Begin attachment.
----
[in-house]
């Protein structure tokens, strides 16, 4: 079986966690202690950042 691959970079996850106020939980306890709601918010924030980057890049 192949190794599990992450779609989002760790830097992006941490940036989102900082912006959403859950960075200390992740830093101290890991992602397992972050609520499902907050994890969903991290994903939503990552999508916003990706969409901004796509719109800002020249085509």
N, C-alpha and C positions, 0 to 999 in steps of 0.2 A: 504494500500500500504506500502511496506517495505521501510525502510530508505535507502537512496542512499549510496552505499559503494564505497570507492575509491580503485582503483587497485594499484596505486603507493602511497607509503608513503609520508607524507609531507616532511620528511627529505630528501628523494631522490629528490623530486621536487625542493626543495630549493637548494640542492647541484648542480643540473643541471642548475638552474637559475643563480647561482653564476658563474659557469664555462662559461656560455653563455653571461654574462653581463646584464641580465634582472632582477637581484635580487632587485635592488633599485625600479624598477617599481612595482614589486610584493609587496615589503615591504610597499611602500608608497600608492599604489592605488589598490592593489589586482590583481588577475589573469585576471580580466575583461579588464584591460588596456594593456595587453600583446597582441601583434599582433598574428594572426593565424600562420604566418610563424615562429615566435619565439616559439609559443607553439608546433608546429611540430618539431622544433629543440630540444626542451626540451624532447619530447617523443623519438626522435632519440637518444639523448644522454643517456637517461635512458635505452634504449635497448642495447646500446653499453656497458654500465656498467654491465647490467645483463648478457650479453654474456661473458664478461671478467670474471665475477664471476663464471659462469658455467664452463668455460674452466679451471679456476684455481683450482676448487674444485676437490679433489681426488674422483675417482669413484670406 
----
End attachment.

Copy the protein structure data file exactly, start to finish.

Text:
[in-house]
């Protein structure tokens, strides 16, 4: 079986966690202690950042 691959970079996850106020939980306890709601918010924030980057890049 192949190794599990992450779609989002760790830097992006941490940036989102900082912006959403859950960075200390992740830093101290890991992602397992972050609520499902907050994890969903991290994903939503990552999508916003990706969409901004796509719109800002020249085509």
N, C-alpha and C positions, 0 to 999 in steps of 0.2 A: 504494500500500500504506500502511496506517495505521501510525502510530508505535507502537512496542512499549510496552505499559503494564505497570507492575509491580503485582503483587497485594499484596505486603507493602511497607509503608513503609520508607524507609531507616532511620528511627529505630528501628523494631522490629528490623530486621536487625542493626543495630549493637548494640542492647541484648542480643540473643541471642548475638552474637559475643563480647561482653564476658563474659557469664555462662559461656560455653563455653571461654574462653581463646584464641580465634582472632582477637581484635580487632587485635592488633599485625600479624598477617599481612595482614589486610584493609587496615589503615591504610597499611602500608608497600608492599604489592605488589598490592593489589586482590583481588577475589573469585576471580580466575583461579588464584591460588596456594593456595587453600583446597582441601583434599582433598574428594572426593565424600562420604566418610563424615562429615566435619565439616559439609559443607553439608546433608546429611540430618539431622544433629543440630540444626542451626540451624532447619530447617523443623519438626522435632519440637518444639523448644522454643517456637517461635512458635505452634504449635497448642495447646500446653499453656497458654500465656498467654491465647490467645483463648478457650479453654474456661473458664478461671478467670474471665475477664471476663464471659462469658455467664452463668455460674452466679451471679456476684455481683450482676448487674444485676437490679433489681426488674422483675417482669413484670406 